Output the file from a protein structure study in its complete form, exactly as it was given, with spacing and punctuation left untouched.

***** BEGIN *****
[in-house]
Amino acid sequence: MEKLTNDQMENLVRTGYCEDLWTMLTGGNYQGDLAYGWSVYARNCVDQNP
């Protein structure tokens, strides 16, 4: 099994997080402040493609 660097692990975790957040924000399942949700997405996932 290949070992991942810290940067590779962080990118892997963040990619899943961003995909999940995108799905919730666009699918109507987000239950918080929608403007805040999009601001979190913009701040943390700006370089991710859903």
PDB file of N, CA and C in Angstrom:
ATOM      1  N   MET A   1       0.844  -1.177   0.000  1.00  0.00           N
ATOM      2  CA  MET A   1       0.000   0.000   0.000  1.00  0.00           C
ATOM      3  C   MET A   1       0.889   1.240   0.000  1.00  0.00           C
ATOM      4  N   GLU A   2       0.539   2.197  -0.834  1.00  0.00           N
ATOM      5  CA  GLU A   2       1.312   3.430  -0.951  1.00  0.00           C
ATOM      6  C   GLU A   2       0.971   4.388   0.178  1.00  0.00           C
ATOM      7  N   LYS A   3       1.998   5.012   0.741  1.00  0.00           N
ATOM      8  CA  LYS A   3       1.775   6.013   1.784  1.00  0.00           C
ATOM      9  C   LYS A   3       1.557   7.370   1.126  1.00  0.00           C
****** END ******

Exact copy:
[in-house]
Amino acid sequence: MEKLTNDQMENLVRTGYCEDLWTMLTGGNYQGDLAYGWSVYARNCVDQNP
């Protein structure tokens, strides 16, 4: 099994997080402040493609 660097692990975790957040924000399942949700997405996932 290949070992991942810290940067590779962080990118892997963040990619899943961003995909999940995108799905919730666009699918109507987000239950918080929608403007805040999009601001979190913009701040943390700006370089991710859903």
PDB file of N, CA and C in Angstrom:
ATOM      1  N   MET A   1       0.844  -1.177   0.000  1.00  0.00           N
ATOM      2  CA  MET A   1       0.000   0.000   0.000  1.00  0.00           C
ATOM      3  C   MET A   1       0.889   1.240   0.000  1.00  0.00           C
ATOM      4  N   GLU A   2       0.539   2.197  -0.834  1.00  0.00           N
ATOM      5  CA  GLU A   2       1.312   3.430  -0.951  1.00  0.00           C
ATOM      6  C   GLU A   2       0.971   4.388   0.178  1.00  0.00           C
ATOM      7  N   LYS A   3       1.998   5.012   0.741  1.00  0.00           N
ATOM      8  CA  LYS A   3       1.775   6.013   1.784  1.00  0.00           C
ATOM      9  C   LYS A   3       1.557   7.370   1.126  1.00  0.00           C